<table cellspacing="0" cellpadding="0" width="640" align="center" style="Margin: 0 auto; background-color: #eaeaea;"> <tr> <td width="40"></td> <td width="560"> <!-- Here's where your content can go --> <img src="#0" width="560" style="width: 560px; display: block; Margin: 0; padding: 0;"> </td> <td width="40"></td> </tr> </table>


At this point in your code, your vertical spacing should already be taken care of. In the <td> that holds your content, make sure that its width is taking up the exact space that the <td> elements aren’t. Now you’re free to now add your image and text elements as usual!

Do pay attention to your width on images

Notice how I added a width attribute to the <img>? Outlook will otherwise expand the image to its 100% width, even if your <td> has a fixed width. Also, add display: block; Margin: 0; padding: 0; to each <img> to make sure it doesn’t have excess spacing that the browser or rendering system adds by default.


<img src="#" width="560" style="width: 560px; display: block; Margin: 0; padding: 0;">


What about retina images?

You can export your images as 2x from your design software and still use them in your email code. As long as your width attribute is accurate, your image won’t expand beyond the boundary you’ve set in your <td>. If you don’t specify the width attribute, your image can increase the width of your <td> and completely mess up your overall design.


screenshot of the jackrabbit logo in software


Don’t ignore the email service

Coding emails can give you tunnel vision—and some email service providers have different methods or best practices that can affect your code. Not to mention the astronomical list of unsupported CSS rules that makes coding emails feel like we should be worried about Y2K again.

Jackrabbit utilizes Email on Acid. This tool is an industry-standard and is packed with features to help make sure your email code renders well in every email platform. In 2022, Email on Acid dropped its support for Outlook 2007 and 2010. These two email platforms were the cause of many headaches in the HTML email development world. With less of the world using antiquated software, we can better implement features like responsive design, ADA compliance, and custom fonts.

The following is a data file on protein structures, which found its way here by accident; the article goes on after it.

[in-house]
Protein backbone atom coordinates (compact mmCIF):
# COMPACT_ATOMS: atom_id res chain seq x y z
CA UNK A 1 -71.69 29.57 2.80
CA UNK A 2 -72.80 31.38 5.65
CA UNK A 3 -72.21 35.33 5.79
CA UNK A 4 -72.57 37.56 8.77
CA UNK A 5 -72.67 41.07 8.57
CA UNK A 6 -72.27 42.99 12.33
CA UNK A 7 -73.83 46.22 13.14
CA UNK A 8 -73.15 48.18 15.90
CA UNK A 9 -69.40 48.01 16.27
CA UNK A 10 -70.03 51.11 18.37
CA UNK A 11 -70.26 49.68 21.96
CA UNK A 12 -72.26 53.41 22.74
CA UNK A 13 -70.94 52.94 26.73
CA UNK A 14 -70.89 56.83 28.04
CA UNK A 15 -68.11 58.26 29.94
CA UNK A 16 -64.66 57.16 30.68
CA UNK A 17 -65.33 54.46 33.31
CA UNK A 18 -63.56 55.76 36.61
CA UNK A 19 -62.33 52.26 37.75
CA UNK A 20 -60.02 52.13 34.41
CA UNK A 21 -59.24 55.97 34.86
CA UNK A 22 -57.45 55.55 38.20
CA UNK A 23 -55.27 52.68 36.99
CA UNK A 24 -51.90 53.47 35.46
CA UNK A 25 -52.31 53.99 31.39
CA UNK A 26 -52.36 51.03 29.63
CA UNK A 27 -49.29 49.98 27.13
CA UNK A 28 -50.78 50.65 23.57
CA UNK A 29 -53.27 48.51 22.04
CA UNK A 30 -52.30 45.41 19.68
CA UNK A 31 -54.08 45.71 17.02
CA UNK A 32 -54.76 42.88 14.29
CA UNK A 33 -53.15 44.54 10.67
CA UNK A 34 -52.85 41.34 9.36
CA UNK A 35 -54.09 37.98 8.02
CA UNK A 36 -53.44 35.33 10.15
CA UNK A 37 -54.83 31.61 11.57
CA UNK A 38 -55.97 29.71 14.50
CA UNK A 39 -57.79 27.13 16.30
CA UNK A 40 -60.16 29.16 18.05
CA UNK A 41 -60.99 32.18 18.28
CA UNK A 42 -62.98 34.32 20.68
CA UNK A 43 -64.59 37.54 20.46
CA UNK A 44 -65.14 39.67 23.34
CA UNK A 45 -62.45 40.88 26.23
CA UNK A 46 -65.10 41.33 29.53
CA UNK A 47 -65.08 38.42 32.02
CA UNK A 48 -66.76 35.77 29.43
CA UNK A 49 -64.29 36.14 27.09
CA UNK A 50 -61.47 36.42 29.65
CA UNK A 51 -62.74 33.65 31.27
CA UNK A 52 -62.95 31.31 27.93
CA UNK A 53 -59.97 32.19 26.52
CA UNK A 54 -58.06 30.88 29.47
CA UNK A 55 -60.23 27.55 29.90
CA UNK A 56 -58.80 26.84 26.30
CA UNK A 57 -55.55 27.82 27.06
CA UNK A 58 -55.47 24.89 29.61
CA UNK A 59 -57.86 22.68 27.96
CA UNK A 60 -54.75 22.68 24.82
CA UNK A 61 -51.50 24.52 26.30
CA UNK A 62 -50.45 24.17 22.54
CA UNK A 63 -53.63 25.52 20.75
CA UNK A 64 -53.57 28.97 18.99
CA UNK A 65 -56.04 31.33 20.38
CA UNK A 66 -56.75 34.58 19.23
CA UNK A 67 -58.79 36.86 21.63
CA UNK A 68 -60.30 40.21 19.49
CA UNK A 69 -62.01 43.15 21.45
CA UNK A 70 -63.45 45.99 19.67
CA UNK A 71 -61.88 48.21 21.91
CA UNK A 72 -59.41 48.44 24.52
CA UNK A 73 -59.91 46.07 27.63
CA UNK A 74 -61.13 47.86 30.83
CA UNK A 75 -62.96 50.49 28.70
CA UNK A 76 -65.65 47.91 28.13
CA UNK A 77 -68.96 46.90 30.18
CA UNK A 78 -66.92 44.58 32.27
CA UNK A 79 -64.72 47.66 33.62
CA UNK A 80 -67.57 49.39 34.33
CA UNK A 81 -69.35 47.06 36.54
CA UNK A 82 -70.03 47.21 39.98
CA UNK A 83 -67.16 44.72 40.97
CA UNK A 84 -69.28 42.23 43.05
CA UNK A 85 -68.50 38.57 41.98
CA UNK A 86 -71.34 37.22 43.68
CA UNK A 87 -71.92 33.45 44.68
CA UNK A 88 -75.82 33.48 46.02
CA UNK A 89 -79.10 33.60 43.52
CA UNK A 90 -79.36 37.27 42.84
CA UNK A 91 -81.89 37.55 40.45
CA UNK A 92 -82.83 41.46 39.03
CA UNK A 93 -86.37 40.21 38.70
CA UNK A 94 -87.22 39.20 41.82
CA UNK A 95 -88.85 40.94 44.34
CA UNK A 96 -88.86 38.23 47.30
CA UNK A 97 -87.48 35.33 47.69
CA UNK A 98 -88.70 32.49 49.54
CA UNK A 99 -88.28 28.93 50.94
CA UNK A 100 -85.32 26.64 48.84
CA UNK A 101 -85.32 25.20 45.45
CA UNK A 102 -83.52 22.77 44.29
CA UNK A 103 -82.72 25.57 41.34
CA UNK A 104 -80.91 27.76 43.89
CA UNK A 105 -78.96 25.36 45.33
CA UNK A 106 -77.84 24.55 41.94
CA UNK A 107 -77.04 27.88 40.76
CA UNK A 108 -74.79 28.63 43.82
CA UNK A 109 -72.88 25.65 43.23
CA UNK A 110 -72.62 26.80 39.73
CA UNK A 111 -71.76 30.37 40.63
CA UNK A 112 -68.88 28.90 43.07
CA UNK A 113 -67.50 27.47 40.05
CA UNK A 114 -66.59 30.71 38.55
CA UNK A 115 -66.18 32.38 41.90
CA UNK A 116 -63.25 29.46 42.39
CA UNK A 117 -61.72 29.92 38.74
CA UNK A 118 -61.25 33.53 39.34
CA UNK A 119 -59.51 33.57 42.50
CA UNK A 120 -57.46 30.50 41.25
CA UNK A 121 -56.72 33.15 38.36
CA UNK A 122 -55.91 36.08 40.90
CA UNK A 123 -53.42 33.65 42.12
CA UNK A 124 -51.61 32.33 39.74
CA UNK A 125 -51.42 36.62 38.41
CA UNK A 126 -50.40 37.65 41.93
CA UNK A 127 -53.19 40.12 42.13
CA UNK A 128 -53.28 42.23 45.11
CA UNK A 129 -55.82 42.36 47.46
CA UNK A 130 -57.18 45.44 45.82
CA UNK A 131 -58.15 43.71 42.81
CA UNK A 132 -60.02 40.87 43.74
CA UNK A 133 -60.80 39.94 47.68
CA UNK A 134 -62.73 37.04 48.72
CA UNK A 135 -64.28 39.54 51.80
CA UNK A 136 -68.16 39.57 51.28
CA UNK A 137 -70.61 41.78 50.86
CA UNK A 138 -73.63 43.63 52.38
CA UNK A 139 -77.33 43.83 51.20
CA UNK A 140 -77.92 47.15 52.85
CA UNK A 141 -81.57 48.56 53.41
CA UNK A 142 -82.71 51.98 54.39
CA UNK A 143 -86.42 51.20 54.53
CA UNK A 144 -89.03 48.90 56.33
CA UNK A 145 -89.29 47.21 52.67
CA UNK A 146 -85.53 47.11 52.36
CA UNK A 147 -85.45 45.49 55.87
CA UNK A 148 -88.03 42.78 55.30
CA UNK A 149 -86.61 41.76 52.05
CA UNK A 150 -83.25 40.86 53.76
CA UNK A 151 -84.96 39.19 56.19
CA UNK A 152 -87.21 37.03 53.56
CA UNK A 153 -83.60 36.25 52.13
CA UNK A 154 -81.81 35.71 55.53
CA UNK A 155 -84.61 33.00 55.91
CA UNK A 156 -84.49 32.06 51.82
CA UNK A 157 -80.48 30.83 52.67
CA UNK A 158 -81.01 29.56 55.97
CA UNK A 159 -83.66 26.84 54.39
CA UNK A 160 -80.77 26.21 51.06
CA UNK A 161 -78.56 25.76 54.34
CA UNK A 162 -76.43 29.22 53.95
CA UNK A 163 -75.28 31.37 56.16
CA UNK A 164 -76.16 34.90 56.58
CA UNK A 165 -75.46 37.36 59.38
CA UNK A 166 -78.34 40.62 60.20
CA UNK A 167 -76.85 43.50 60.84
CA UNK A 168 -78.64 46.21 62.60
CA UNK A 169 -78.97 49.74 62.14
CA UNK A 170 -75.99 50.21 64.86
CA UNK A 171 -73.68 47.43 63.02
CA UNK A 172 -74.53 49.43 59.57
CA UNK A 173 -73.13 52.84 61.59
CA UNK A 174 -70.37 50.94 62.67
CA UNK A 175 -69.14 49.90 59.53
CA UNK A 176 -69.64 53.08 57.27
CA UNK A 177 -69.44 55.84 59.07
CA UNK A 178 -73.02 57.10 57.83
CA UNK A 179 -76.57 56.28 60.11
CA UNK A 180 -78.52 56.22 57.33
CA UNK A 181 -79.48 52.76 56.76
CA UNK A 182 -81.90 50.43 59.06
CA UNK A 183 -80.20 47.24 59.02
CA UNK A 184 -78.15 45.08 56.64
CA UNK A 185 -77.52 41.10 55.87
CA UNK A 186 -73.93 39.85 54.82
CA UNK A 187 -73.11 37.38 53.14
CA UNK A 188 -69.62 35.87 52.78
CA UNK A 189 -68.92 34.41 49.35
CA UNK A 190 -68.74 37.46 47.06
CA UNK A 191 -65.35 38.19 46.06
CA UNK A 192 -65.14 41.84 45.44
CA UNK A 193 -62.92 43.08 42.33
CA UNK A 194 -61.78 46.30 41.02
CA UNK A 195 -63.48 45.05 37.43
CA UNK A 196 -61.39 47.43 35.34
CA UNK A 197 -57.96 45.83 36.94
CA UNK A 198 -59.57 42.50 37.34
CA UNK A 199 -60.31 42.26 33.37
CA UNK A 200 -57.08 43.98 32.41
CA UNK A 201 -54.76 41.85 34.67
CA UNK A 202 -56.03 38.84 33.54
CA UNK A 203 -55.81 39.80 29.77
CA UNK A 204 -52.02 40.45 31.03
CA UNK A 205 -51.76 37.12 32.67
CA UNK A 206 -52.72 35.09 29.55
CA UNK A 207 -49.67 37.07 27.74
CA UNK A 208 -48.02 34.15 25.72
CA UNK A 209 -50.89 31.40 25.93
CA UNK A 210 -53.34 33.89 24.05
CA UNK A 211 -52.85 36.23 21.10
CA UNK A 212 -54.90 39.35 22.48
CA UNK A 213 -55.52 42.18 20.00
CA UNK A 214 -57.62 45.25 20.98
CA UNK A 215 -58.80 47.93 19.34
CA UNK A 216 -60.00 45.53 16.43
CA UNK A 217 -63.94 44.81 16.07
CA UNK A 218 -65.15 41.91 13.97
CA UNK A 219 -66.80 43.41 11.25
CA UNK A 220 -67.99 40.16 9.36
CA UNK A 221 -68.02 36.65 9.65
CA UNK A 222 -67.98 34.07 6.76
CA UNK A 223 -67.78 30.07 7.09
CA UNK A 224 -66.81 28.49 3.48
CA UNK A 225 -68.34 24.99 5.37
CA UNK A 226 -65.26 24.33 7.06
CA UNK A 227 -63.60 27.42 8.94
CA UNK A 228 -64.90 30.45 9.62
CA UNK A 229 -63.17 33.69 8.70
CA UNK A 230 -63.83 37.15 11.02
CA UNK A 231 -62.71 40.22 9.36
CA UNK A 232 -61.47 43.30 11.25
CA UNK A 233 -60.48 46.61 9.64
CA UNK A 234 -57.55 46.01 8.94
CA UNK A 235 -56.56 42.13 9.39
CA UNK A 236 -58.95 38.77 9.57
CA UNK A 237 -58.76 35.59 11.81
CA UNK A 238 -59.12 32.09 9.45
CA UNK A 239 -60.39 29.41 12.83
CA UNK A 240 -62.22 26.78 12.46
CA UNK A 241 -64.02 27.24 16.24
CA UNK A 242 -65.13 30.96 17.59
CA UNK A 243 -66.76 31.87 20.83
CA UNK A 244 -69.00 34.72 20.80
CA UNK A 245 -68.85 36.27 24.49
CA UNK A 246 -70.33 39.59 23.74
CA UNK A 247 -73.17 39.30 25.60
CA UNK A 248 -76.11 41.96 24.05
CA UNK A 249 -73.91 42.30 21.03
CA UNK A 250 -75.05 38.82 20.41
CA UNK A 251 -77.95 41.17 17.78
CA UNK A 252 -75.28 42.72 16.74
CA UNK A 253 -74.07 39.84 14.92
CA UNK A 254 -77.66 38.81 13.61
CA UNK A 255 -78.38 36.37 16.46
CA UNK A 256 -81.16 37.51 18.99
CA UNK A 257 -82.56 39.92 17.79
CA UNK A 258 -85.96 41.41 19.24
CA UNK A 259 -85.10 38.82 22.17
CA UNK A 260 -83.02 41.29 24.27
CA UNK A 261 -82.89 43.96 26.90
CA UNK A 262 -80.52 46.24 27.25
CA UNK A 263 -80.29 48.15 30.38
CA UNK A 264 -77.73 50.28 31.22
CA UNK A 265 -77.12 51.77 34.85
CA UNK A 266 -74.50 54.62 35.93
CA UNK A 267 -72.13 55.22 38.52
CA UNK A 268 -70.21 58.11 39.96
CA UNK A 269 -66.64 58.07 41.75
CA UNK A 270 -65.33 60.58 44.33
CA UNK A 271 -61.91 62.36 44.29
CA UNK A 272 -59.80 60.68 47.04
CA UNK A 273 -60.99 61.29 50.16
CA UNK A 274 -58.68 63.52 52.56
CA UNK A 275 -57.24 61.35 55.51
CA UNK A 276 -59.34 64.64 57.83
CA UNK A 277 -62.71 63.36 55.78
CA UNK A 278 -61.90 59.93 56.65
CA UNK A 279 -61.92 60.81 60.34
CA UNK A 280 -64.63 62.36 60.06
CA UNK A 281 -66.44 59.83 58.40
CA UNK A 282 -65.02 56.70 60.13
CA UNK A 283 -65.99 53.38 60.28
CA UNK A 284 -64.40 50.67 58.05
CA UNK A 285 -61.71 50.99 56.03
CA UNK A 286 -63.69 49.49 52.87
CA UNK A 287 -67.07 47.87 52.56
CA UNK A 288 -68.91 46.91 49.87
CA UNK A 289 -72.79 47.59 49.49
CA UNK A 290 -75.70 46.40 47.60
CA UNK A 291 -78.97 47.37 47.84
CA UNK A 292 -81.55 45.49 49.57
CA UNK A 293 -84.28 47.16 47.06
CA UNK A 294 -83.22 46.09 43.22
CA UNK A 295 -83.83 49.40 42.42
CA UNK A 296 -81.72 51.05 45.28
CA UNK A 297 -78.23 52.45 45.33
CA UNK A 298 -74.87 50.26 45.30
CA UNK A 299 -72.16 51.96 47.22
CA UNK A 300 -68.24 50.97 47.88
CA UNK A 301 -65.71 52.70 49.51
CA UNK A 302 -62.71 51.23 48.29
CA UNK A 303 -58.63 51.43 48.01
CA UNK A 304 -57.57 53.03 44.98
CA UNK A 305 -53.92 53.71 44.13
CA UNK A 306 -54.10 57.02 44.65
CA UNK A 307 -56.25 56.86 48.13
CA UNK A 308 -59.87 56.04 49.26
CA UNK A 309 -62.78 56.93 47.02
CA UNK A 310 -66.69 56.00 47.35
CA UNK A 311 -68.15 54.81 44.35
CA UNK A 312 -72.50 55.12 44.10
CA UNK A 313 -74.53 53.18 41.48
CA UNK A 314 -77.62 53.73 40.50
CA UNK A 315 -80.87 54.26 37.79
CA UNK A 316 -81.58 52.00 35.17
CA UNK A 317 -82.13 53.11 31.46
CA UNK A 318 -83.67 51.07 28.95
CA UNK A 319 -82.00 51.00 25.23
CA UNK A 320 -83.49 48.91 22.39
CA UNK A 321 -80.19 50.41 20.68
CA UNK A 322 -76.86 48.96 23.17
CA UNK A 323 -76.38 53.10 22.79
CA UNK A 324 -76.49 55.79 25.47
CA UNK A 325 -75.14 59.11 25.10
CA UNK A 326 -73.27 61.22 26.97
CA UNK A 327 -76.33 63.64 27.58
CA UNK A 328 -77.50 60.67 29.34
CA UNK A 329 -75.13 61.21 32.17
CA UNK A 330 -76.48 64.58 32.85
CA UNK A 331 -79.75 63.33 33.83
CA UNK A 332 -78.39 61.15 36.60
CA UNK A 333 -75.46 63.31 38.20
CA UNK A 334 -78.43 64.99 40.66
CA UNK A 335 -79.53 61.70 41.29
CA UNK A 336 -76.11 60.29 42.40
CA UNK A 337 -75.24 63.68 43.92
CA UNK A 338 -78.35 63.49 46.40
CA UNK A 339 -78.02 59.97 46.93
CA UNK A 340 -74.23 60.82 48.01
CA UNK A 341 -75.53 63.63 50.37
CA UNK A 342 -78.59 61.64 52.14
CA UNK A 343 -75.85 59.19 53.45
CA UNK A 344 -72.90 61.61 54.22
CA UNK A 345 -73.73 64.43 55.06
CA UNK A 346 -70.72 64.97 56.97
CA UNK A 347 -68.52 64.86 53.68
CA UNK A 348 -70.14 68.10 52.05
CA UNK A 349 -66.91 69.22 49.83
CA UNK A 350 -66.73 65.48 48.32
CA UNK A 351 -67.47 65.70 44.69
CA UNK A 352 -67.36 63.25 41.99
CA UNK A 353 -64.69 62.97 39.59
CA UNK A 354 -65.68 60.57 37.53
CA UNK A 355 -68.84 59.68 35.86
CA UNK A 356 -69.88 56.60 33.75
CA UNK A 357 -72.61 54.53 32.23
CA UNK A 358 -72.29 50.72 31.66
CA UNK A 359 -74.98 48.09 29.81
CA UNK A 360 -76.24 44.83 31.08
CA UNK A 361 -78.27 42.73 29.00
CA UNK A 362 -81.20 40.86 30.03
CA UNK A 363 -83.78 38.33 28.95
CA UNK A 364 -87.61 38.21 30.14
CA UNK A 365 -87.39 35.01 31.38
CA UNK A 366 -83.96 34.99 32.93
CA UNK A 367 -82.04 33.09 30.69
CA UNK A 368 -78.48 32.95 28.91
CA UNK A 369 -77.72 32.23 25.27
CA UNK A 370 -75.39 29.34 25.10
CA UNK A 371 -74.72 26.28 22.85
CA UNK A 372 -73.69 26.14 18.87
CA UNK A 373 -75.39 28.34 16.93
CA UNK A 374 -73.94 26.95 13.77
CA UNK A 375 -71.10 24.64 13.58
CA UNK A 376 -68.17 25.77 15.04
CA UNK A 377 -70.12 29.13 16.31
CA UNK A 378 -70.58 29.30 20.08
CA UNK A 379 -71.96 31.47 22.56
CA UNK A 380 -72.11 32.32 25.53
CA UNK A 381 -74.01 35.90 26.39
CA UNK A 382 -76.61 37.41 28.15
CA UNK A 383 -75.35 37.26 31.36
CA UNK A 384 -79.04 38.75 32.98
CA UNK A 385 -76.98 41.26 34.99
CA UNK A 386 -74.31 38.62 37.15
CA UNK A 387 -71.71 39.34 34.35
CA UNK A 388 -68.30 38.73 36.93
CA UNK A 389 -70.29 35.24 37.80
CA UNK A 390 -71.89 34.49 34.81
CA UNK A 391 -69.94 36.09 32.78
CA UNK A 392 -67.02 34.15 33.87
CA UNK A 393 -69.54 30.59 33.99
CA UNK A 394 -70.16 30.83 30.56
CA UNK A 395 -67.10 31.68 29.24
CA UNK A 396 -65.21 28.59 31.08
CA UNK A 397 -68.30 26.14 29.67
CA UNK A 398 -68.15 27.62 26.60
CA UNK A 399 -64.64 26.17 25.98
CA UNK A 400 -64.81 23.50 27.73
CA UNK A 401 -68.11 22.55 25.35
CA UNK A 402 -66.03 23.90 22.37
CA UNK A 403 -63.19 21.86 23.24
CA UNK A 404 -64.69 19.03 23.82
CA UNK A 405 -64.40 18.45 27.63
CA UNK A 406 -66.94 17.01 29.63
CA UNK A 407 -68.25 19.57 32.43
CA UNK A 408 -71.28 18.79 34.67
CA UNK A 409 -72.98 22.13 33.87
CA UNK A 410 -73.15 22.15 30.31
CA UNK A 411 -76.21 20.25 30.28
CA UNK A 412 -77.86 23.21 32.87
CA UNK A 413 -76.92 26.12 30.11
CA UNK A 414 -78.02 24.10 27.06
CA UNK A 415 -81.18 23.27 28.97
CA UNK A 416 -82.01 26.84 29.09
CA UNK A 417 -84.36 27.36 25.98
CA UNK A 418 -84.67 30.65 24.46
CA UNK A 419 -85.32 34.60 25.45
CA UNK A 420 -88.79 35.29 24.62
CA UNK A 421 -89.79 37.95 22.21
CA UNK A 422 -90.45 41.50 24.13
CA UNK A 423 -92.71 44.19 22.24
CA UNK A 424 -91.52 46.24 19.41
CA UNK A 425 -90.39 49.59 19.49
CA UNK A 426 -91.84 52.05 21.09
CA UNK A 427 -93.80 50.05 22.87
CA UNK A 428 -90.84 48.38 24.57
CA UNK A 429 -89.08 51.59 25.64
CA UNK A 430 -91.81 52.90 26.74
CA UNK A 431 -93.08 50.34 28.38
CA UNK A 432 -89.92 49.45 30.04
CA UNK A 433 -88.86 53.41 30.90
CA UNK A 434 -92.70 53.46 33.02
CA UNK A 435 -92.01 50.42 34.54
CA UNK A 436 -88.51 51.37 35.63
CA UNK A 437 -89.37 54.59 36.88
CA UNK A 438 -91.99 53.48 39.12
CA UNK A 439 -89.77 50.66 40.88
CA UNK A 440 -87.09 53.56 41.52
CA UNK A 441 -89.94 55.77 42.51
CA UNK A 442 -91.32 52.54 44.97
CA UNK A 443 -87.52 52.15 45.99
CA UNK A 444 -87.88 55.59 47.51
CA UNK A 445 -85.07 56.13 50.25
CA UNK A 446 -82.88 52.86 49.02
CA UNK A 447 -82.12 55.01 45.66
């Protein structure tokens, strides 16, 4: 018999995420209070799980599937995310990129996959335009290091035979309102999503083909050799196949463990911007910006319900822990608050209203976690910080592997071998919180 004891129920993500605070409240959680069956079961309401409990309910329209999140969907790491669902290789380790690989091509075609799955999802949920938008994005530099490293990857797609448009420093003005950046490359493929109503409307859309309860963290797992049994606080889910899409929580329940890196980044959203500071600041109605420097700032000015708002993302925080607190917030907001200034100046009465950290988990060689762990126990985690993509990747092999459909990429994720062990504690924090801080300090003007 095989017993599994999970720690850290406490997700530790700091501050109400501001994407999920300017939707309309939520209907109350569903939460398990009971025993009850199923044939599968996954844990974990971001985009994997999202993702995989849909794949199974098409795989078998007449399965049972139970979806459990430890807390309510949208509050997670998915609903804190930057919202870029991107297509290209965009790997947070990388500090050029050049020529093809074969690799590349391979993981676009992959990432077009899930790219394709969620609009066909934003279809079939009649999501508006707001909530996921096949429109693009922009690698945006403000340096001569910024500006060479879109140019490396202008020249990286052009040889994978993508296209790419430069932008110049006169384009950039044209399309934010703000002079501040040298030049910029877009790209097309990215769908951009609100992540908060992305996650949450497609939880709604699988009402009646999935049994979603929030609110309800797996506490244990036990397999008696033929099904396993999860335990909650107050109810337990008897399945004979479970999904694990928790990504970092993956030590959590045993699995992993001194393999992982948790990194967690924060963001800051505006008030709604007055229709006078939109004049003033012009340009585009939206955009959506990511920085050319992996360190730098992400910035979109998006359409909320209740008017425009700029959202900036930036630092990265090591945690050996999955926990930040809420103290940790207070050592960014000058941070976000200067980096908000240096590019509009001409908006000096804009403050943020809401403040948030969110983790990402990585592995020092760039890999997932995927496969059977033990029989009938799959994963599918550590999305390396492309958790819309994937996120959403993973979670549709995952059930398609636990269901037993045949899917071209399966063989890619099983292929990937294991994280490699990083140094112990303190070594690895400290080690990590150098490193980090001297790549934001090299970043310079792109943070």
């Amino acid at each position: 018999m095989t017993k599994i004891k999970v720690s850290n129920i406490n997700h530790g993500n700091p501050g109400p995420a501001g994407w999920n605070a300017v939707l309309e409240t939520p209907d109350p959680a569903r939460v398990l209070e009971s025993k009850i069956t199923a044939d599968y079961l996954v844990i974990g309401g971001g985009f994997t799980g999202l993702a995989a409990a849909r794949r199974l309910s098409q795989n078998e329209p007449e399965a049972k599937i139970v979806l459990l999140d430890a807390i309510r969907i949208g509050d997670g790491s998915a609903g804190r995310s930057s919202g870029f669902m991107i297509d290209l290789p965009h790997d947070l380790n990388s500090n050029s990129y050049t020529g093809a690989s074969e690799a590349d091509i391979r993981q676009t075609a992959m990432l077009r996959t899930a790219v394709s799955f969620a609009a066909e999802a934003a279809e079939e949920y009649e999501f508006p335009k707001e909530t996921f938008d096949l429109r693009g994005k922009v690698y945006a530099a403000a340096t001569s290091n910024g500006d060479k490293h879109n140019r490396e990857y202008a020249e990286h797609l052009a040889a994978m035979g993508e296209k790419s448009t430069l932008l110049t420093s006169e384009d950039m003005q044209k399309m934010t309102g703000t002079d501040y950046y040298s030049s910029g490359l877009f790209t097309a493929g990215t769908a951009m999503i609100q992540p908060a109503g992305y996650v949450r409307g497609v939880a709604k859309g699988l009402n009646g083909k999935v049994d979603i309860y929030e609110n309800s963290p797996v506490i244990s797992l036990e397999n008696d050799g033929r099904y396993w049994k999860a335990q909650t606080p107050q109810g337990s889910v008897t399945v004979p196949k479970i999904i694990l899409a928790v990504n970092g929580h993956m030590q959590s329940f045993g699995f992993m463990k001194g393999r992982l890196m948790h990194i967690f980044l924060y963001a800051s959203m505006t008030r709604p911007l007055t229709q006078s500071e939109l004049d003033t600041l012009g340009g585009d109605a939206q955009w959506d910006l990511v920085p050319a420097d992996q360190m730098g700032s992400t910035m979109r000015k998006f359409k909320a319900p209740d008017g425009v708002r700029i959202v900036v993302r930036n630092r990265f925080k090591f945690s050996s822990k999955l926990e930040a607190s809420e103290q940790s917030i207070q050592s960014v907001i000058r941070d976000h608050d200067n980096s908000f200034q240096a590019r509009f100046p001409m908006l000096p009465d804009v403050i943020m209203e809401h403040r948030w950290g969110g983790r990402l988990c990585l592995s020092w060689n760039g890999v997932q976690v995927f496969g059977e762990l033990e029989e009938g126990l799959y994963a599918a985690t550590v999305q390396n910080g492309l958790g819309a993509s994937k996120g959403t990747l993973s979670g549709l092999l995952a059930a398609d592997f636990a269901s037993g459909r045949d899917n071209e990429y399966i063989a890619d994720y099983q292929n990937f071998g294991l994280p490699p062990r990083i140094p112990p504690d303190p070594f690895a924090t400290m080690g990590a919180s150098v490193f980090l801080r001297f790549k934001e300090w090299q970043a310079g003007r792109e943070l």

What do the Jackrabbit Nerds recommend?

There are multiple email services we love to use when working with our clients. Salesforce’s Pardot has a robust content management system for single emails and templates. Hubspot (a Boston-area company!) has some developer-friendly features that make the coding process a breeze. But the Rabbits’ favorite email service is Mailchimp—with its robust template capabilities, it’s really a no-brainer. All of these platforms have campaign flows, actions, and triggers for email marketing initiatives.


While currently undergoing some transitions into Salesforce’s main interface, Pardot is still one of the flagship email marketing platforms that we like using when working with clients. Pardot has the ability to use advanced dynamic content, templatize email designs, and integrate seamlessly with the industry-standard Salesforce platform.